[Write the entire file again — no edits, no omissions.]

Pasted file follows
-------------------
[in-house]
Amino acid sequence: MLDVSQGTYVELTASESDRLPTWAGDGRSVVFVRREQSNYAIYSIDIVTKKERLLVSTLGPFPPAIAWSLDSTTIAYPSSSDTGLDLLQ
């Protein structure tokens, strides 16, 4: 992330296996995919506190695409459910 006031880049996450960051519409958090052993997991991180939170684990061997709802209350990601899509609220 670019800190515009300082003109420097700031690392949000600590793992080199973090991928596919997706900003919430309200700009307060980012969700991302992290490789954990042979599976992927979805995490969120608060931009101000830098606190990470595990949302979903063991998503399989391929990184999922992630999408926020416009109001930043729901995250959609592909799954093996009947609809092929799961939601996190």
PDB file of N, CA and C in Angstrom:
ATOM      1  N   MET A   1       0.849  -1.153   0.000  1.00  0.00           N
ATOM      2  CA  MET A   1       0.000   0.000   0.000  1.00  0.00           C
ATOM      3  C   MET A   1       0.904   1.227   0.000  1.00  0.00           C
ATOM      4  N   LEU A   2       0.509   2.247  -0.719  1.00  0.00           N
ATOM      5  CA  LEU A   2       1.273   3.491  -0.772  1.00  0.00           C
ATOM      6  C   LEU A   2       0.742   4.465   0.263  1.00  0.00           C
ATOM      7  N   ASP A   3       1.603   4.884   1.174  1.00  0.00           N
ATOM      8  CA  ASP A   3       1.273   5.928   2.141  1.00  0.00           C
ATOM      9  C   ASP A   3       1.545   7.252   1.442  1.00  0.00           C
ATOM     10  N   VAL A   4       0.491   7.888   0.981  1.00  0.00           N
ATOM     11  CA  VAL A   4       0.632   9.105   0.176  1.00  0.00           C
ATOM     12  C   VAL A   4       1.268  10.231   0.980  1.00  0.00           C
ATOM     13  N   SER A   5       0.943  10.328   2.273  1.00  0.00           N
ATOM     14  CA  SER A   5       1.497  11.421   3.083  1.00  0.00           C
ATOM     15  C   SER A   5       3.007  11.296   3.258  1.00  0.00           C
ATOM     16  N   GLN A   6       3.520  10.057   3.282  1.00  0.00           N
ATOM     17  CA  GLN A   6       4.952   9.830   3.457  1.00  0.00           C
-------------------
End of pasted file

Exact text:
[in-house]
Amino acid sequence: MLDVSQGTYVELTASESDRLPTWAGDGRSVVFVRREQSNYAIYSIDIVTKKERLLVSTLGPFPPAIAWSLDSTTIAYPSSSDTGLDLLQ
């Protein structure tokens, strides 16, 4: 992330296996995919506190695409459910 006031880049996450960051519409958090052993997991991180939170684990061997709802209350990601899509609220 670019800190515009300082003109420097700031690392949000600590793992080199973090991928596919997706900003919430309200700009307060980012969700991302992290490789954990042979599976992927979805995490969120608060931009101000830098606190990470595990949302979903063991998503399989391929990184999922992630999408926020416009109001930043729901995250959609592909799954093996009947609809092929799961939601996190």
PDB file of N, CA and C in Angstrom:
ATOM      1  N   MET A   1       0.849  -1.153   0.000  1.00  0.00           N
ATOM      2  CA  MET A   1       0.000   0.000   0.000  1.00  0.00           C
ATOM      3  C   MET A   1       0.904   1.227   0.000  1.00  0.00           C
ATOM      4  N   LEU A   2       0.509   2.247  -0.719  1.00  0.00           N
ATOM      5  CA  LEU A   2       1.273   3.491  -0.772  1.00  0.00           C
ATOM      6  C   LEU A   2       0.742   4.465   0.263  1.00  0.00           C
ATOM      7  N   ASP A   3       1.603   4.884   1.174  1.00  0.00           N
ATOM      8  CA  ASP A   3       1.273   5.928   2.141  1.00  0.00           C
ATOM      9  C   ASP A   3       1.545   7.252   1.442  1.00  0.00           C
ATOM     10  N   VAL A   4       0.491   7.888   0.981  1.00  0.00           N
ATOM     11  CA  VAL A   4       0.632   9.105   0.176  1.00  0.00           C
ATOM     12  C   VAL A   4       1.268  10.231   0.980  1.00  0.00           C
ATOM     13  N   SER A   5       0.943  10.328   2.273  1.00  0.00           N
ATOM     14  CA  SER A   5       1.497  11.421   3.083  1.00  0.00           C
ATOM     15  C   SER A   5       3.007  11.296   3.258  1.00  0.00           C
ATOM     16  N   GLN A   6       3.520  10.057   3.282  1.00  0.00           N
ATOM     17  CA  GLN A   6       4.952   9.830   3.457  1.00  0.00           C